Disclaimer: Middle Earth and all its inhabitants belong to J.R.R. Tolkien. No money has been made from this endeavor. No mumakil were harmed in the writing of this story.

Requiem for a King: Prologue

He was young once, young and hale, strong of body and of spirit. He was young once, and the future had stretched before him as endlessly as the wind-swept plains. When had all that changed? When had he grown old? Was it when his sister died? His wife? Had it been when he had taken the children of his sister in to live in his own home? Had it been when his father had died, and the weight of the world suddenly fell on his own shoulders? Or had it crept upon him, subtle and slow as a crawling snake that eases itself onto a sunny rock? The venom had crept slowly through his veins, slowly but inexorably, and who among men could fight it when it felled even the greatest? But it had not conquered him, and his thoughts were his own, his mind clear.

The grass was wet beneath him, wet and sticky with his own blood and that of his horse. He could not blame the stallion for the thrashings of his agony, for so too would he roll if movement were left him. But the pain faded, dulling with each beat of his heart as the blood seeped into the soil, red dew giving his life back to the land of his birth. The stench of foul beasts was about him, the smell of blood and of burning and of things he could not name. Perhaps they had not a name. Yet there came another scent, slightly smoky but not foul, and the soft sound of mail that rang like the shivering of small bells. His hand was lifted, a distant feeling, as though it were only half his own. He opened his eyes, blinking to clear them, and his gaze fixed upon a small figure he had hoped to leave behind, to save him the anguish of this blood-drenched field. A smile came to his lips, red with his own blood, yet there was a gentleness to it. Gentle words he spoke, of forgiveness and farewell, and of hope, for had he not accomplished great deeds in the bright sun, defying the shadow? There arose in his heart a longing for his sister's daughter, who he would never see again, and for his sister's son, and he asked for him, hoping he was near. He could taste the blood now upon his lips and knew more stained the ground with every labored beat of his heart. Then the world spun about him, spun until he could not be sure of his senses. Voices called, but he could no longer place whose or from where. All he knew was the endless echoing of his own name.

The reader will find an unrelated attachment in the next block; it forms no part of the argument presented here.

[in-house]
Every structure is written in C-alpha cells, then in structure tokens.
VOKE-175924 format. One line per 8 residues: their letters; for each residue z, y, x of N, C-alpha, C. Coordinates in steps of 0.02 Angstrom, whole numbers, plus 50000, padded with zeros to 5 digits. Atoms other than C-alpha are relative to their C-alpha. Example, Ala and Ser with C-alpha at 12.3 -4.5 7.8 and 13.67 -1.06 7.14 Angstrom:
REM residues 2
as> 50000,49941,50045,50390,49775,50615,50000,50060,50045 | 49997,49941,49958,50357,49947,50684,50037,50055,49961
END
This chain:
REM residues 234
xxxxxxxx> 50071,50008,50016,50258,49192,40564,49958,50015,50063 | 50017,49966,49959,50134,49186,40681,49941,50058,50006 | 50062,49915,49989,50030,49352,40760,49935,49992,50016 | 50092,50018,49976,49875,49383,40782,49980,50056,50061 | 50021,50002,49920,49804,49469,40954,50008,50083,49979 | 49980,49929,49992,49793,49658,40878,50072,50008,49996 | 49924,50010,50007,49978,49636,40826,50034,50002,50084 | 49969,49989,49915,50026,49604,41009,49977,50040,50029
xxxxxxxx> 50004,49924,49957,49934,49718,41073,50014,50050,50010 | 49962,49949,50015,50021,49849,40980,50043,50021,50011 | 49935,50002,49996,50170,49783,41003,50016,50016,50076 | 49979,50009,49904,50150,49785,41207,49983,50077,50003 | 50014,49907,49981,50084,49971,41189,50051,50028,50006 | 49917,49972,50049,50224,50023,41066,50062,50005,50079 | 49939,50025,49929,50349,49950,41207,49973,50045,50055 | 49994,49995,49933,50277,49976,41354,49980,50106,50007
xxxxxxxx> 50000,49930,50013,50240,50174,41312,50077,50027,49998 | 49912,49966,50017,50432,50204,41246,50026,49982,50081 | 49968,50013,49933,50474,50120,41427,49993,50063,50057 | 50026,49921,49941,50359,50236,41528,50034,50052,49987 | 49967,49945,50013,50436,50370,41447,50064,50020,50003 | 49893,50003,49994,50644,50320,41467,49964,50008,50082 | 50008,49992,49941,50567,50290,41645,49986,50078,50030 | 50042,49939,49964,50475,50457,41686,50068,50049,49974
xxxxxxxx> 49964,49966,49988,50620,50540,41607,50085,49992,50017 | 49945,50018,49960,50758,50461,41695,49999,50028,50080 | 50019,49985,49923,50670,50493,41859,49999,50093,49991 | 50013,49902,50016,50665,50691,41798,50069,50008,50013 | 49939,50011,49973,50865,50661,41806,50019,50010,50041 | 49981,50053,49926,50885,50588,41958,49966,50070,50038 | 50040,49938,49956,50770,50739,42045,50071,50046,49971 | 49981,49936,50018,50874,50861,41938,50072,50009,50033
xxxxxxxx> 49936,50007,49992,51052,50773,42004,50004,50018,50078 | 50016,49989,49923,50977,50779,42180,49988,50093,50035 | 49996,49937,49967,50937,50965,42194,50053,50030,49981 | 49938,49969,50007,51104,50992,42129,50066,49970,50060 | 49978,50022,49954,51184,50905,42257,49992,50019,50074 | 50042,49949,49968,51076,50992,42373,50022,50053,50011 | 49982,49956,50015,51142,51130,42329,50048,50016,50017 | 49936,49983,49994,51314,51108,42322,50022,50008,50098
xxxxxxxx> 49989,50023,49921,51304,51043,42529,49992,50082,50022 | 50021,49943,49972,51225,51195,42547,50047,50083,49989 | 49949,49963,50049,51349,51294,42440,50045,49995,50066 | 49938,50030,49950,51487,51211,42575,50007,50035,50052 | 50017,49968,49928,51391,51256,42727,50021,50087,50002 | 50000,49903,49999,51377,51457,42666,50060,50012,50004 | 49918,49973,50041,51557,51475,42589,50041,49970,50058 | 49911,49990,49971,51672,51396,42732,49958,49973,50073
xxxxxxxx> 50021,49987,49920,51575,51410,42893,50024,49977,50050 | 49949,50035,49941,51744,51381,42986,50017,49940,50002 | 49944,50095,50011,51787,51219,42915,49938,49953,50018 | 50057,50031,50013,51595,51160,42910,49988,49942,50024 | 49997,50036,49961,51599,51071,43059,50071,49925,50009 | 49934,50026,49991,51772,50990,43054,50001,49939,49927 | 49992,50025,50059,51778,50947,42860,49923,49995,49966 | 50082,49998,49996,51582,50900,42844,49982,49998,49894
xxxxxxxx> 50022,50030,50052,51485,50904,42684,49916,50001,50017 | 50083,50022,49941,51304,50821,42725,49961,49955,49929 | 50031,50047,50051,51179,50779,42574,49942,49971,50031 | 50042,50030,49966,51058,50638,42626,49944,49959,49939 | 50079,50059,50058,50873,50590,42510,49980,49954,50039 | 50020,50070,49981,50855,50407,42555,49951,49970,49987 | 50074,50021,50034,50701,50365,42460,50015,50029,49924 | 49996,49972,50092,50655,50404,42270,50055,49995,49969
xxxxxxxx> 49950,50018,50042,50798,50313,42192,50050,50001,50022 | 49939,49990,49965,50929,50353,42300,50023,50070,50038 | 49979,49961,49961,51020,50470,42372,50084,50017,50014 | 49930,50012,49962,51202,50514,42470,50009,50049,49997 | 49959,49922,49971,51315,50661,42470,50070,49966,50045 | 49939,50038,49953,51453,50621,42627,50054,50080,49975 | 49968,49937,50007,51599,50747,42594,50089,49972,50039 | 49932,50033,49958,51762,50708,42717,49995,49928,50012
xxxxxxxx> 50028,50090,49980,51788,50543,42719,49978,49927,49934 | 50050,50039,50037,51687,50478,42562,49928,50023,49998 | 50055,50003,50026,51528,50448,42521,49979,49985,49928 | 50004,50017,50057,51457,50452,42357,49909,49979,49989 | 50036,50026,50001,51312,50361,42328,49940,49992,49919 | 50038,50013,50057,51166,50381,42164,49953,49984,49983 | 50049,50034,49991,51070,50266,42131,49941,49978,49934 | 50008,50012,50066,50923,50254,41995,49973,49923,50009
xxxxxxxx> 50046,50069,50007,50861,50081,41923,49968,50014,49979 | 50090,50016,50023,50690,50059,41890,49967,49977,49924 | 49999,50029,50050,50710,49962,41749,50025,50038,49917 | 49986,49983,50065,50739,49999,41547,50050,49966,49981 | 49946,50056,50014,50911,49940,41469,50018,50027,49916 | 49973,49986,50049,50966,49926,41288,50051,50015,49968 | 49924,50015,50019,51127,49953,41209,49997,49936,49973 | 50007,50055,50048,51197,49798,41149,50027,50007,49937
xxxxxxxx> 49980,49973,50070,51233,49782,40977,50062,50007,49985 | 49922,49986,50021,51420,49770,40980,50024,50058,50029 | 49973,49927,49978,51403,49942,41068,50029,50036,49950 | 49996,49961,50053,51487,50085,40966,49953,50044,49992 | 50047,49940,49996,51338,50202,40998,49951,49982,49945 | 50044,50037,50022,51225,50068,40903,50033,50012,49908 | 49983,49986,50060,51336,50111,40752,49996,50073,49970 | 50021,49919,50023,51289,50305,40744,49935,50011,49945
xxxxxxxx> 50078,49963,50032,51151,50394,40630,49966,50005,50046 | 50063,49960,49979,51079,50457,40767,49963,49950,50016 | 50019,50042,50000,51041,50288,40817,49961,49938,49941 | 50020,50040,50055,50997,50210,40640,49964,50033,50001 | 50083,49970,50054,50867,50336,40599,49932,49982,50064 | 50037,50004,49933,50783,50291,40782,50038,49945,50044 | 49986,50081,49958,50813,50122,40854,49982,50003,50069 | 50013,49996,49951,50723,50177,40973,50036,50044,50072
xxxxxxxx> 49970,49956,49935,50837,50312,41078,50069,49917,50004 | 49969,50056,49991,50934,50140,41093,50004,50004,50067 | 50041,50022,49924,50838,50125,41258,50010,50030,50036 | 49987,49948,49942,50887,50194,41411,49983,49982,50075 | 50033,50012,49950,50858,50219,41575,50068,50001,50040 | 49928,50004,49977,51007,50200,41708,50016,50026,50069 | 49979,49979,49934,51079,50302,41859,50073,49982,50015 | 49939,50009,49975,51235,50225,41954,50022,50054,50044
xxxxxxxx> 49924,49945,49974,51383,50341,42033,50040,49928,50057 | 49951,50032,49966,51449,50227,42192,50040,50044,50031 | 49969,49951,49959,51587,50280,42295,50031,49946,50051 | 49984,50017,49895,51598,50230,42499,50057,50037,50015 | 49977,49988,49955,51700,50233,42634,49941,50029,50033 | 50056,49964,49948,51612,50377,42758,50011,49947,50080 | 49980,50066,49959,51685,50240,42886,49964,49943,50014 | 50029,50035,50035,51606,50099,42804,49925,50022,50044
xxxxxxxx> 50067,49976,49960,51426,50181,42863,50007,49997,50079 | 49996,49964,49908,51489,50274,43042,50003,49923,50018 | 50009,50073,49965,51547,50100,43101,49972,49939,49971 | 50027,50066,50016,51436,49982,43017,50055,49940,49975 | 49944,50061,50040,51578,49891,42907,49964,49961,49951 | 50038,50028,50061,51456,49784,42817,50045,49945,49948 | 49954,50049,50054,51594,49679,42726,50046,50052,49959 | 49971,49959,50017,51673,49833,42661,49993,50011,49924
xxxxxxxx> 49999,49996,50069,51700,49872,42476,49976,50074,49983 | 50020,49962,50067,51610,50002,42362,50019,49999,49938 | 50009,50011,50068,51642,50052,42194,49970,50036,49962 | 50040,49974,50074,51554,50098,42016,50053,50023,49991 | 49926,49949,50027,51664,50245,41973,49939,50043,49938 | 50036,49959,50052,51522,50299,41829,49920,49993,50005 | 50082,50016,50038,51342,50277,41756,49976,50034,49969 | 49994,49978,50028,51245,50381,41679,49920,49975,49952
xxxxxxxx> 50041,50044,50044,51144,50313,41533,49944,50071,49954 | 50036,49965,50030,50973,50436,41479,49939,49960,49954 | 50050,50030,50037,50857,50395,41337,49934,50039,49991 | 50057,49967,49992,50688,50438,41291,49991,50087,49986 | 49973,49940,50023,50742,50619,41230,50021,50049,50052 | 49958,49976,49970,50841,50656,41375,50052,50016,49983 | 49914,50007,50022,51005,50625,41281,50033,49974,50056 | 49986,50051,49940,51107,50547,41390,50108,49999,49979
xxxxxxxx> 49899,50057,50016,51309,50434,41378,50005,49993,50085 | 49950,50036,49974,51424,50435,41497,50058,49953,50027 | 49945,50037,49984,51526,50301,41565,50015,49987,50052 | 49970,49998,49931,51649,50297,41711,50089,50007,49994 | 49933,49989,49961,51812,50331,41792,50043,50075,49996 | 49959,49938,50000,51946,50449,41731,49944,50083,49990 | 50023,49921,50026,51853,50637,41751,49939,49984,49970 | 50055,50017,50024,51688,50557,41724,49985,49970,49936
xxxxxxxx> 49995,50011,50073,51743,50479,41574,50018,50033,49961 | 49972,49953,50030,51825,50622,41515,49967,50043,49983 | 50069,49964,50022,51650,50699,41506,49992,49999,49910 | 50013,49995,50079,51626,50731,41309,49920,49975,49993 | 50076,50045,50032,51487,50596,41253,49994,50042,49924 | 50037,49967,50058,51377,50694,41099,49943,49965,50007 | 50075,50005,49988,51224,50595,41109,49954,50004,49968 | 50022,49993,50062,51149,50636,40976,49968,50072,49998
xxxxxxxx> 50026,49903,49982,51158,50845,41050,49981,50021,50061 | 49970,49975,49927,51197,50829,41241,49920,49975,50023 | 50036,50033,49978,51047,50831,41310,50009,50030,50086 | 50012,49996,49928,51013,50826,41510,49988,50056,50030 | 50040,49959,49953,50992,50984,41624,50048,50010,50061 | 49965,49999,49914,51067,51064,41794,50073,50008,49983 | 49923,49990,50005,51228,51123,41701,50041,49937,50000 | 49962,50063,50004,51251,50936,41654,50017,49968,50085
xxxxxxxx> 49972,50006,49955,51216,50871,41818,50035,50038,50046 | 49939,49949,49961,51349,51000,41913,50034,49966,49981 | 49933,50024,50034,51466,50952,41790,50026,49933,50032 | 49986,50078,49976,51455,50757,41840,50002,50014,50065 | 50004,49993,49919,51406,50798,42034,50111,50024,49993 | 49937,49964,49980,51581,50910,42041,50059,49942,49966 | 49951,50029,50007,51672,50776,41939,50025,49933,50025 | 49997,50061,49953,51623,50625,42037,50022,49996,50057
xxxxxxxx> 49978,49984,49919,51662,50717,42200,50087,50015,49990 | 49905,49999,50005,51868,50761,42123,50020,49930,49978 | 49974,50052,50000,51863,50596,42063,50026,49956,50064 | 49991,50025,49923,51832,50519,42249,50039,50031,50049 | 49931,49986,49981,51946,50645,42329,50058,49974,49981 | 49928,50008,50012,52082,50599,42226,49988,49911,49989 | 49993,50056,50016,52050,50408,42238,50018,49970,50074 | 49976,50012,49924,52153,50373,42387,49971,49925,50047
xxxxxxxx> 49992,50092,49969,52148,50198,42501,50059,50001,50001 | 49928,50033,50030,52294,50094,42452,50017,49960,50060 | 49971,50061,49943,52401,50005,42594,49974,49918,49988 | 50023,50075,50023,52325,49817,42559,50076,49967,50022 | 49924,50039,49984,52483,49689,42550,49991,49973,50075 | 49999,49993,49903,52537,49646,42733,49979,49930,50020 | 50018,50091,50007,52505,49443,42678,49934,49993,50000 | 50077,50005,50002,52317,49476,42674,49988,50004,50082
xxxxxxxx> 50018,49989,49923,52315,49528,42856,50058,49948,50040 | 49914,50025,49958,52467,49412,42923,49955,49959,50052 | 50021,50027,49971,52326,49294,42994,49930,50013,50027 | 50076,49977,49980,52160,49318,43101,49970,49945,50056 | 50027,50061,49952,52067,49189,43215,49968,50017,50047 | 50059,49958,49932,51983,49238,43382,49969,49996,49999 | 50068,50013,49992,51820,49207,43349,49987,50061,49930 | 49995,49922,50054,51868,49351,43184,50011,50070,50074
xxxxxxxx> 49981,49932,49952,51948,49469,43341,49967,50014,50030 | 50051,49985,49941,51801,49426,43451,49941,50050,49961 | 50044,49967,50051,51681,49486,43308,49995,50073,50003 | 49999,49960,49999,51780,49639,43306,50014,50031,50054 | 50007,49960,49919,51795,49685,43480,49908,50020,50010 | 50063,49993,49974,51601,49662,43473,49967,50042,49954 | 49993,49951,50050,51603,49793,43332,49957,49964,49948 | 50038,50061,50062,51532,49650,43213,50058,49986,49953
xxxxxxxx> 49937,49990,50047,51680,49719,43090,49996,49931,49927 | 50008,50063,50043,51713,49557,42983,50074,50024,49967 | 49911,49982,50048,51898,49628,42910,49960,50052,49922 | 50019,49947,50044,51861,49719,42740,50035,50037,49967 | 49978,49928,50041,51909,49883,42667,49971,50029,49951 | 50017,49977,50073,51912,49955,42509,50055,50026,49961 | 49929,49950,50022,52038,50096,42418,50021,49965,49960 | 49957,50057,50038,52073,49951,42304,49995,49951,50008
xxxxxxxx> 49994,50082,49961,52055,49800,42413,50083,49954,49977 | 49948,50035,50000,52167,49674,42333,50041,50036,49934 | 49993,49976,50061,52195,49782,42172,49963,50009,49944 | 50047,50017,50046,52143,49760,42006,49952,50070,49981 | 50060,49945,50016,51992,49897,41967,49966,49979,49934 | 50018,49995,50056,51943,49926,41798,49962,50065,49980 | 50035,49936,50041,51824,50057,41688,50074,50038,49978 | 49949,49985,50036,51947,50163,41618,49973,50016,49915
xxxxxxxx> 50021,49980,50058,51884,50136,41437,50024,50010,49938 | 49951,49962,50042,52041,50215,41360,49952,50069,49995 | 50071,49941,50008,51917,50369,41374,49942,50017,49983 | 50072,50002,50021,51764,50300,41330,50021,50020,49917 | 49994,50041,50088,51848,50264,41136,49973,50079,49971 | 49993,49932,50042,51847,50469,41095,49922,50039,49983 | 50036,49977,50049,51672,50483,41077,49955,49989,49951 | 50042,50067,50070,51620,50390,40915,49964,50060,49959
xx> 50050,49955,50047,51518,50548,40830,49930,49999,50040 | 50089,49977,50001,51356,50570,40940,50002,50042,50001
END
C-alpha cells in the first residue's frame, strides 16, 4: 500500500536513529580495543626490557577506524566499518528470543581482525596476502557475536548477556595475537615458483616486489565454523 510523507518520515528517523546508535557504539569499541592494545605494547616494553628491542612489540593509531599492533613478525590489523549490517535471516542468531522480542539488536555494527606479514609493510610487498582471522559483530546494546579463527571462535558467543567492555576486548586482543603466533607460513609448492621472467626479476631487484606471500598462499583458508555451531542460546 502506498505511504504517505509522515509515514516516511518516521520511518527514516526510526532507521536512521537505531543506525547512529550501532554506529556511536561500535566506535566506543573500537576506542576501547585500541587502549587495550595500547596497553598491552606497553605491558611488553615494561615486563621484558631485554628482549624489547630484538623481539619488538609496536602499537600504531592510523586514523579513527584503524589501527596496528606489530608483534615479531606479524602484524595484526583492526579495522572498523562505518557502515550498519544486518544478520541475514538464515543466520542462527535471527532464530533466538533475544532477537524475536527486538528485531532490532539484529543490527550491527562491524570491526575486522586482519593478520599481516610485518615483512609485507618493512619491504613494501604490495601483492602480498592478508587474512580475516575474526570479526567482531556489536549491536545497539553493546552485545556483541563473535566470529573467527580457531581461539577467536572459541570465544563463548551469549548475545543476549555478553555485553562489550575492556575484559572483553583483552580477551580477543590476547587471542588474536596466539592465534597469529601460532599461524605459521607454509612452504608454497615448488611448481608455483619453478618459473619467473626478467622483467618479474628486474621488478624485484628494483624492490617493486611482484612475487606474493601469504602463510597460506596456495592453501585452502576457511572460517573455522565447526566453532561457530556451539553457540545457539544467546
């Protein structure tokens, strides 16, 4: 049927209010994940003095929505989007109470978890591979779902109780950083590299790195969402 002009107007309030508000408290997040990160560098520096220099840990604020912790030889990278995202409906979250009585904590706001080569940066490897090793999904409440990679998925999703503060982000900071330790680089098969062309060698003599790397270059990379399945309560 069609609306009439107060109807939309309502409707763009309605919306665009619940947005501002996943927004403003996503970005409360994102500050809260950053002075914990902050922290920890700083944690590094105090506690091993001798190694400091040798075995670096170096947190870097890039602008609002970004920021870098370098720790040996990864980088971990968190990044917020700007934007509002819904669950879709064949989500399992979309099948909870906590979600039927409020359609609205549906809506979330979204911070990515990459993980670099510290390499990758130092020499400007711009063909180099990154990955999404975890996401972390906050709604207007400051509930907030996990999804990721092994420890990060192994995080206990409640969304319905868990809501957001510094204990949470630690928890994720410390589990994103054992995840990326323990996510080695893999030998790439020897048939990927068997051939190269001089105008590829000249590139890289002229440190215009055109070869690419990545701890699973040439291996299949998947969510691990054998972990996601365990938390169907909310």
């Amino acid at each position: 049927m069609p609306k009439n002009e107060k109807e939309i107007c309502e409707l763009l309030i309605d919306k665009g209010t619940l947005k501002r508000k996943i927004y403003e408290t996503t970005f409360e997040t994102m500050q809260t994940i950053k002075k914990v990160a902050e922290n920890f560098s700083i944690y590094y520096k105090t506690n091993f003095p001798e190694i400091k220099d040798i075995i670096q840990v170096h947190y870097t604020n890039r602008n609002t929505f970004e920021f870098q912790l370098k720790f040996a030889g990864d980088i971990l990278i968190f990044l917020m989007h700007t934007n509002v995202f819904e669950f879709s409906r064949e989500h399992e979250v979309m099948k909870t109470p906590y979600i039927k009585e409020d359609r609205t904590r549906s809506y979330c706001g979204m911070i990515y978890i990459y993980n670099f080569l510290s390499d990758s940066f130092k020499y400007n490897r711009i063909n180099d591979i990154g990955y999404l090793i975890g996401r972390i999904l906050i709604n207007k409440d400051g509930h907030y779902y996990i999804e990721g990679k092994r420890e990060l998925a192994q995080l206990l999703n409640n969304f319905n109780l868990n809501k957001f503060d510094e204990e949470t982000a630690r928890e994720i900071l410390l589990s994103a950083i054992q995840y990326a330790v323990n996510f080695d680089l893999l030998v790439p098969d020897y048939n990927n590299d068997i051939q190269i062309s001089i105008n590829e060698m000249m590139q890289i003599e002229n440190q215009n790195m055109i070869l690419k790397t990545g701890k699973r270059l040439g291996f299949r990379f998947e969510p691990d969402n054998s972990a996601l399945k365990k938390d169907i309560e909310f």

"Théoden! Théoden!"